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'Battle Continues to Grow': Affluent Education Groups Target Contested States

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The advent of the campaign marks the latest in sophisticated community organizing and fundraising efforts around school boards and classrooms. Liberal education leaders are vying to match the political momentum harnessed by conservatives who boast of their own initiatives on parental rights, school history and sex education classes. .

“Schools and education are currently embroiled in a culture war shootout,” said Heather Harding, former director of educational grant production for the Charles and Lynn Schusterman Family Philanthropies, who began working as the campaign’s executive director in July. said in an interview.

“A lot of these attacks are fueled by politics,” said Harding, who has worked for Teach for America and the Bill & Melinda Gates Foundation. “We want the campaign to truly be fueled by children receiving a comprehensive and meaningful education that supports their ability to thrive and thrive in a multi-ethnic democracy,” she said.

Officially a nonpartisan effort, Campaign for Our Shared Future and its separate advocacy fund have partnered with Washington, D.C.-based groups that have spent tens of millions of dollars supporting Democratic politics. Connected. Causes of the left during the 2018 midterm elections.

A chapter of the campaign was registered in early May by a nonprofit public charity called New Venture Fund and a social welfare organization called Sixteen Thirty Fund, according to city business records. The two organizations are controlled by Arabella Advisors, a firm founded by former Clinton administration appointee Eric Kessler.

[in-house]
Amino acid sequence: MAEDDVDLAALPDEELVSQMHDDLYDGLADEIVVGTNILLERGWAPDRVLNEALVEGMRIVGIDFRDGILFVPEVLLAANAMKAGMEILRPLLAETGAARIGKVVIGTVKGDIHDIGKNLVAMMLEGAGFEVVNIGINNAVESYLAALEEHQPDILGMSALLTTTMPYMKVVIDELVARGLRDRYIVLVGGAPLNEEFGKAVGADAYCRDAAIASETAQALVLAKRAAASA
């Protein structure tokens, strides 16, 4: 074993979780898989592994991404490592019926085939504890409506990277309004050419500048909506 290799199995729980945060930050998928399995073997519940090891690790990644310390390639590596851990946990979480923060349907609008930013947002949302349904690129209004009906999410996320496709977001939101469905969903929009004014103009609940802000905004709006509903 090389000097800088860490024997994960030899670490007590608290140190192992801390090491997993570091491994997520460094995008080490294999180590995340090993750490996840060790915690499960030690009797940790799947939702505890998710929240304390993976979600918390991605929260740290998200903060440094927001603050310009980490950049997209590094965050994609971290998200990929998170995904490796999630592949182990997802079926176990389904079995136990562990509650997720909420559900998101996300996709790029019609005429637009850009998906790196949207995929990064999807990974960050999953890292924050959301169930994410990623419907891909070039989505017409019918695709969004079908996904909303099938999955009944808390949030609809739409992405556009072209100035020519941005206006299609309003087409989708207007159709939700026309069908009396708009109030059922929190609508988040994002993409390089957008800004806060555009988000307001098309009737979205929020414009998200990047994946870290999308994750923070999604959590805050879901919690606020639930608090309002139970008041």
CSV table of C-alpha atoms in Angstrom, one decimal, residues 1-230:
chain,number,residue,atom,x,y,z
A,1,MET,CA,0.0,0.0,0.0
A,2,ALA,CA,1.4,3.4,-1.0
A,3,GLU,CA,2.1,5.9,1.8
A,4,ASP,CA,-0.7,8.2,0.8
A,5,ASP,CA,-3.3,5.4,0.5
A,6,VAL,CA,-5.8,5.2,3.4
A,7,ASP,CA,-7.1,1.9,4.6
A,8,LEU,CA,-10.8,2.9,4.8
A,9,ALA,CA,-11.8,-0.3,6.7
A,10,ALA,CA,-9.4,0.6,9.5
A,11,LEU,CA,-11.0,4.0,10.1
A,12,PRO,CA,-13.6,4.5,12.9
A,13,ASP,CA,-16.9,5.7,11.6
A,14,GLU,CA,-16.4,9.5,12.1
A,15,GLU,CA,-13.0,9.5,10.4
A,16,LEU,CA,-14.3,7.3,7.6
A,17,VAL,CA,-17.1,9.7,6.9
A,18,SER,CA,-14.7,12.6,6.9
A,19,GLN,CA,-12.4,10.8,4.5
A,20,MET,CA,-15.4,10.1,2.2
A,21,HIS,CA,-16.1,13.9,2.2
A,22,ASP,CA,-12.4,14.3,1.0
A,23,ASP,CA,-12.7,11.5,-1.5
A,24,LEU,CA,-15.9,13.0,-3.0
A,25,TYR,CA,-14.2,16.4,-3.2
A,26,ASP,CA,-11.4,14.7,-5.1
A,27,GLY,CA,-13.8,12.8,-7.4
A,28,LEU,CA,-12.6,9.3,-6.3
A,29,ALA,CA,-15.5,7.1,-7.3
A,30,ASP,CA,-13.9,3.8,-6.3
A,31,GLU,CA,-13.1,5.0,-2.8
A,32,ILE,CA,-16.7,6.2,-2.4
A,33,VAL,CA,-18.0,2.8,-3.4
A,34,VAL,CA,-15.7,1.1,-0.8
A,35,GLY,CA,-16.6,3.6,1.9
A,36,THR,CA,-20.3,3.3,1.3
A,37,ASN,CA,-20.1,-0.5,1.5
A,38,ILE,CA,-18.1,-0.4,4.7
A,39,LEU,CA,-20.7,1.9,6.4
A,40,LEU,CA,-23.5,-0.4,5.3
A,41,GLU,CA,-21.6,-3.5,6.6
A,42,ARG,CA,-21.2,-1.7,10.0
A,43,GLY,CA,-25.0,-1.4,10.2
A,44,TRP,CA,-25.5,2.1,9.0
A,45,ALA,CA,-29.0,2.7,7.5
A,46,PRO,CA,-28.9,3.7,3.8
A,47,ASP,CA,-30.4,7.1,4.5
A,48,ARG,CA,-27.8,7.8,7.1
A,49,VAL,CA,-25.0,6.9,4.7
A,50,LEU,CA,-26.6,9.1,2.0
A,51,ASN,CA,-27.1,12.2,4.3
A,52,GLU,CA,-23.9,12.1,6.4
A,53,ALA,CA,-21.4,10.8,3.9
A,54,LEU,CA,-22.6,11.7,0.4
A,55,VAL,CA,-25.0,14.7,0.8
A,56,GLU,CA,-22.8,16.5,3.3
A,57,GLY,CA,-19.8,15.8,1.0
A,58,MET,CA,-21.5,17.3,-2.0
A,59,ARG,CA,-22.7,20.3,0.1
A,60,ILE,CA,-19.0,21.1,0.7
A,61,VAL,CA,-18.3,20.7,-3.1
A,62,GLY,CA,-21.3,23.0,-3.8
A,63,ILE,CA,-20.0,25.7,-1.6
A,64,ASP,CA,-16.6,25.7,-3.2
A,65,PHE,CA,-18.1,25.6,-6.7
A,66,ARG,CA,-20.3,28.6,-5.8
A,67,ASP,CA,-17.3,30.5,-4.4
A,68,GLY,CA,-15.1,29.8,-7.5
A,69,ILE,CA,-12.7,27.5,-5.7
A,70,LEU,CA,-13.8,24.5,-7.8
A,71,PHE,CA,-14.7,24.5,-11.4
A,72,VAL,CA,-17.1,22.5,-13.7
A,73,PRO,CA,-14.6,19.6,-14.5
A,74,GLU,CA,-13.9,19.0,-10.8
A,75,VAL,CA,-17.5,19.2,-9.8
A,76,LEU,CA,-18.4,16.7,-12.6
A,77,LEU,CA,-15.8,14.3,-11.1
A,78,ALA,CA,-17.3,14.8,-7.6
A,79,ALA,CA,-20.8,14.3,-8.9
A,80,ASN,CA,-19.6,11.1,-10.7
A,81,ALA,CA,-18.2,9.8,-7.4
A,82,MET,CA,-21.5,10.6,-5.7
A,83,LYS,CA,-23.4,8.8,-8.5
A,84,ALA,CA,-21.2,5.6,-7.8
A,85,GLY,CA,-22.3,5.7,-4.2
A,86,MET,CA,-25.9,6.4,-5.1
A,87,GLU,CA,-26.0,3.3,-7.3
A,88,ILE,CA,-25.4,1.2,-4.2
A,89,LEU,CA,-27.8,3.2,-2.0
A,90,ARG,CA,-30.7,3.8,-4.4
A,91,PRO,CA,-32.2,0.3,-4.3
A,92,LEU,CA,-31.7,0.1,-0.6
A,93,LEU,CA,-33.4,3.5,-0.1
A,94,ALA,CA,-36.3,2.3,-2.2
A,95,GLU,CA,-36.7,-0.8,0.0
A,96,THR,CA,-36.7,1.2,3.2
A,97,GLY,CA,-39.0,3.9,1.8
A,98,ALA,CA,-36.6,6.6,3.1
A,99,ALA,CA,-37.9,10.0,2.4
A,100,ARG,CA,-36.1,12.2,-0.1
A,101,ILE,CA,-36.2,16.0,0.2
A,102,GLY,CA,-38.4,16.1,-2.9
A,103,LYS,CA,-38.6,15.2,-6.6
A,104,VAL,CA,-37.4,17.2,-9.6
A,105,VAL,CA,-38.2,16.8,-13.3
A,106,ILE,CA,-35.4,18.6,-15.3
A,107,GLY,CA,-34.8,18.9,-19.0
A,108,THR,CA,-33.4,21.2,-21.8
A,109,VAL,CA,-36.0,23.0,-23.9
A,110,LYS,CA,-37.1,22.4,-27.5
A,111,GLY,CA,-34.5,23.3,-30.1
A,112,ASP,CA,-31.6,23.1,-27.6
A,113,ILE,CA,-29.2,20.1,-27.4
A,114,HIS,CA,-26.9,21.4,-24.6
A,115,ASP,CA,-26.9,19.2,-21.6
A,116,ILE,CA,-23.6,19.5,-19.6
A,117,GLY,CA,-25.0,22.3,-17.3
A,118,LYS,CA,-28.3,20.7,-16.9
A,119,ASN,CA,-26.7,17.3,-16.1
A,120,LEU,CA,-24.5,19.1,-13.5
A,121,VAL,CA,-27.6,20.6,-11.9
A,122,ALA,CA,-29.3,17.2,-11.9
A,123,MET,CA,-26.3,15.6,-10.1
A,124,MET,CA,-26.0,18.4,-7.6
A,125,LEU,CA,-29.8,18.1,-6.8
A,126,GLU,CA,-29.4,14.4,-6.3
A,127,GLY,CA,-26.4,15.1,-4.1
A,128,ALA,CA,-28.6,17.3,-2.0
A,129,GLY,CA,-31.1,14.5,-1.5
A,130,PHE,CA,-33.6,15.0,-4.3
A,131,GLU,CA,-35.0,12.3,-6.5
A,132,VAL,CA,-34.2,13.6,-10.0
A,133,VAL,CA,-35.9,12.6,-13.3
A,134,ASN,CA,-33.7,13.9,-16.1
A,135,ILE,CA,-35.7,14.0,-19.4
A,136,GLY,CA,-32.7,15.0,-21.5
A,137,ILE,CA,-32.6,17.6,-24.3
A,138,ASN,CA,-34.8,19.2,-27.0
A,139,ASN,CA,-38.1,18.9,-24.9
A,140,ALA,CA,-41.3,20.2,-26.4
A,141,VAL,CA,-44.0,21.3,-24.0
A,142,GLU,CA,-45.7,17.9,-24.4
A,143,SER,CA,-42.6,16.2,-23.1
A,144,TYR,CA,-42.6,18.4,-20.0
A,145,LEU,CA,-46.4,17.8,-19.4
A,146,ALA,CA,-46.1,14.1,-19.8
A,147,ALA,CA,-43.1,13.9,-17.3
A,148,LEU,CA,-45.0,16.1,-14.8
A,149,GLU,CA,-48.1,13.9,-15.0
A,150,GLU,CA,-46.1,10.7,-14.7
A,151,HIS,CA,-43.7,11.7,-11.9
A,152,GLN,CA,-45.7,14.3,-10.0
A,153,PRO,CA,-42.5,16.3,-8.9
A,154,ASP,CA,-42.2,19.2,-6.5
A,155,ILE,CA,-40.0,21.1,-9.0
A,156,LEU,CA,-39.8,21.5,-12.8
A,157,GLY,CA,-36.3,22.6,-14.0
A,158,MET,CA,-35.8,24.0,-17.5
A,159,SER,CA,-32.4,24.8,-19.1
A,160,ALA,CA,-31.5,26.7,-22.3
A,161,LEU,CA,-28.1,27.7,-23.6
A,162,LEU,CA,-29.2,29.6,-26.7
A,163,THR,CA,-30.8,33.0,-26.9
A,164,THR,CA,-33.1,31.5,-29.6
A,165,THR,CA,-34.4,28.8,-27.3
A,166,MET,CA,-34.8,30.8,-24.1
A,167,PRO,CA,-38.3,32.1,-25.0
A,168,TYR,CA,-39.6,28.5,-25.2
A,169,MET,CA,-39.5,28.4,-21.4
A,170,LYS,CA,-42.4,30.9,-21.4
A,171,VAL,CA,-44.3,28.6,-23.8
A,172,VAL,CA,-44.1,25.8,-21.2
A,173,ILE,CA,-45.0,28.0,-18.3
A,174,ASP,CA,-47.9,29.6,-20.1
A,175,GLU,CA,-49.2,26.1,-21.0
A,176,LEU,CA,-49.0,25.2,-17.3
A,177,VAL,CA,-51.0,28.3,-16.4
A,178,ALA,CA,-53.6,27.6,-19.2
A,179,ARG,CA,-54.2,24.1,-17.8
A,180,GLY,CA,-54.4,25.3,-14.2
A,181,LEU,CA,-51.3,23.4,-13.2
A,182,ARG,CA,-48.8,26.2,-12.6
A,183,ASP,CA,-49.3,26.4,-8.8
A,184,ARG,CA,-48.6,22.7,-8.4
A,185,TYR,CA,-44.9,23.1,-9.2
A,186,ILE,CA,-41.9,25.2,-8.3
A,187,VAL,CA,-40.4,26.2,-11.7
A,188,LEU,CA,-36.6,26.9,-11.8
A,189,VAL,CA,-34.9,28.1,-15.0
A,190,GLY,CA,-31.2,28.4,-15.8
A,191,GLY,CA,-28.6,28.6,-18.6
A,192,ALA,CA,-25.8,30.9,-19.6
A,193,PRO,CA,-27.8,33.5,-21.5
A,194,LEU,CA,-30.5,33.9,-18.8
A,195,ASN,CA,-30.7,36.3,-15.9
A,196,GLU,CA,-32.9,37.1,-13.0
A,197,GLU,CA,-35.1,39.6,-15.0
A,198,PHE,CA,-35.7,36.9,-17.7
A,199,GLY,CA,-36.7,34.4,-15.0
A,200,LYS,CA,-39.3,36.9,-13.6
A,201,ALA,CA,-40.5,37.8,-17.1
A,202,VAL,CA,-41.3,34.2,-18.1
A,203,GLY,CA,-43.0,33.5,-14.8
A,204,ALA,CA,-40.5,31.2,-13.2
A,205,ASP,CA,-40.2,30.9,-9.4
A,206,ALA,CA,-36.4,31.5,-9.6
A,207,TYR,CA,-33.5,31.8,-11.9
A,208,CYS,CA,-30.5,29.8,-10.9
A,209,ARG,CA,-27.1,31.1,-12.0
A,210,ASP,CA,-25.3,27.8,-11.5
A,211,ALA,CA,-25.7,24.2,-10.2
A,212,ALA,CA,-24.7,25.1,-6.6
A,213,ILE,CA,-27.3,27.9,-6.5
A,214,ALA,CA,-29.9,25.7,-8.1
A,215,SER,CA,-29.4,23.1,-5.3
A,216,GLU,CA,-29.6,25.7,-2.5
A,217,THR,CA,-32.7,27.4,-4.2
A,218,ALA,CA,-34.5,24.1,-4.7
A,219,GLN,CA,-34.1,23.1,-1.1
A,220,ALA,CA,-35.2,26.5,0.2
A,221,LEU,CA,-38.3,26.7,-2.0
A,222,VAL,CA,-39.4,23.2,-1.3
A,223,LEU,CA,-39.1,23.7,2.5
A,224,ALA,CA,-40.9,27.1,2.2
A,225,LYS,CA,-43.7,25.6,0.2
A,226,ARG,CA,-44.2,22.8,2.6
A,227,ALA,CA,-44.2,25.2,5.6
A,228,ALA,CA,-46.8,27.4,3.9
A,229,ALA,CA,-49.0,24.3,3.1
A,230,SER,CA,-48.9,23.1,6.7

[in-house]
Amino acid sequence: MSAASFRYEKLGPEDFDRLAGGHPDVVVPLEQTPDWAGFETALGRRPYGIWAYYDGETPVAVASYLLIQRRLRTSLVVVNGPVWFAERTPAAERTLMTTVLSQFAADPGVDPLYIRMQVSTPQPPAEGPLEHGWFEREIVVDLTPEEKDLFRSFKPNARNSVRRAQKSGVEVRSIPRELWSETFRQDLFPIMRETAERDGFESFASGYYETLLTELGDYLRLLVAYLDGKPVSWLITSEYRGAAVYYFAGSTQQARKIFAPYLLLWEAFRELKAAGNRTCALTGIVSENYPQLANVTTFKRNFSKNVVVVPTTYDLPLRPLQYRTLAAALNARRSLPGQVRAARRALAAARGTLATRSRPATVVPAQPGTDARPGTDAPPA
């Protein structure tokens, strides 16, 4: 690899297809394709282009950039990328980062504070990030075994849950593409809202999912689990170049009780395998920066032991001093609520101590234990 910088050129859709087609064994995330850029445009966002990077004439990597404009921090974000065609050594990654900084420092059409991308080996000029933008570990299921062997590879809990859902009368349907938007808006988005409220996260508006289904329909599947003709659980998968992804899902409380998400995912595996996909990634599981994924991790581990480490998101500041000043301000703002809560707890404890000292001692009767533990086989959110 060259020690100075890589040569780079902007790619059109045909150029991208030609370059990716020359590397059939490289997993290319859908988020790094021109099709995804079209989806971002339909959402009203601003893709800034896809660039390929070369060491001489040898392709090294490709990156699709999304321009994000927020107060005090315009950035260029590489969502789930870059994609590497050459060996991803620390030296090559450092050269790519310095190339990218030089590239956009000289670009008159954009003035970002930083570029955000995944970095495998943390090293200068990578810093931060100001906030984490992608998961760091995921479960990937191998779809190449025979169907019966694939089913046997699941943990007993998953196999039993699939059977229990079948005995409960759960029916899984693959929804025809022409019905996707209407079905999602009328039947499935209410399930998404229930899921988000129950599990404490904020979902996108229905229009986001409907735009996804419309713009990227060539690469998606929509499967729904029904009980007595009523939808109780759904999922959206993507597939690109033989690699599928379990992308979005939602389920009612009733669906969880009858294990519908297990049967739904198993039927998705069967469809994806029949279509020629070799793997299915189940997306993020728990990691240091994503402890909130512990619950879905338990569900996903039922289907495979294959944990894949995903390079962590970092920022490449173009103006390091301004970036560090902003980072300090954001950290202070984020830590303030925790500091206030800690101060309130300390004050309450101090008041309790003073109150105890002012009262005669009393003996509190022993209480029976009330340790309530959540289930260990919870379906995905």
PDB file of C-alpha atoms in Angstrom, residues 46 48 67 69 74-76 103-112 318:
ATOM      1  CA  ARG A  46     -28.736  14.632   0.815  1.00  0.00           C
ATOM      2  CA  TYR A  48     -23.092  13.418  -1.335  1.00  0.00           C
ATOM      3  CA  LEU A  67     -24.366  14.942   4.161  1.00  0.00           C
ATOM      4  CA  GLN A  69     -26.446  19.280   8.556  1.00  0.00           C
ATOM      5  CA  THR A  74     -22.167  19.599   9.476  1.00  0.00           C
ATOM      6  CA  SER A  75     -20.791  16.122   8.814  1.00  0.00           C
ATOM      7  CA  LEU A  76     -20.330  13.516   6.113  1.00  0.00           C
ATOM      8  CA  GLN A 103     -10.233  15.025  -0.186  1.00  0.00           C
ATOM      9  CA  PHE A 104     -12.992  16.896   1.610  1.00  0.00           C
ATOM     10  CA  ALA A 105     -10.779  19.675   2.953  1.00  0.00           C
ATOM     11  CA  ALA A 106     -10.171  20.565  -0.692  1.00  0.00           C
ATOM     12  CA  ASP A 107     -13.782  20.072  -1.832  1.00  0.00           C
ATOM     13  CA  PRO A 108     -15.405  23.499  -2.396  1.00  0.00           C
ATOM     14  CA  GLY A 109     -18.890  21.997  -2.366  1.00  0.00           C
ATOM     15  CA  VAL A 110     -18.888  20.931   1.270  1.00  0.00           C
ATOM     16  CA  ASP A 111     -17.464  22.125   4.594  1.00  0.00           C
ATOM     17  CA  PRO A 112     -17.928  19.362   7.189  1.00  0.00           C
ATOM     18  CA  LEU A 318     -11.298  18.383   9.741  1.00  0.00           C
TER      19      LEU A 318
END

This structure allows our Campaign for a Shared Future to operate without publicly disclosing donors.

“We are completely independent,” Harding said. “But at this point, let’s be honest, we don’t want to put a target behind our donors in the same way that literal white supremacists threaten educators and families.”

The group said it would reveal specific plans soon, but its extensive list of targeted states includes battlefields in Michigan, Ohio, Pennsylvania and Wisconsin.

The campaign has already launched voter education efforts in school board campaigns in Arizona, Florida, Louisiana and Michigan and will run ads concurrently with these campaigns. The campaign is also working with Our Turn, an organization that organizes student activists, and will also train members of the Florida Student Power Network, Harding said.

“Wherever the law really prevents students from getting what they need to learn, grow and succeed, we’ll look at it,” Harding said.

“It’s clear that the battle continues to escalate,” she said. “We believe the president’s politics will continue to point schools in the crosshairs. I hope we can go wider and deeper so that public schools remain the backbone of our democracy.”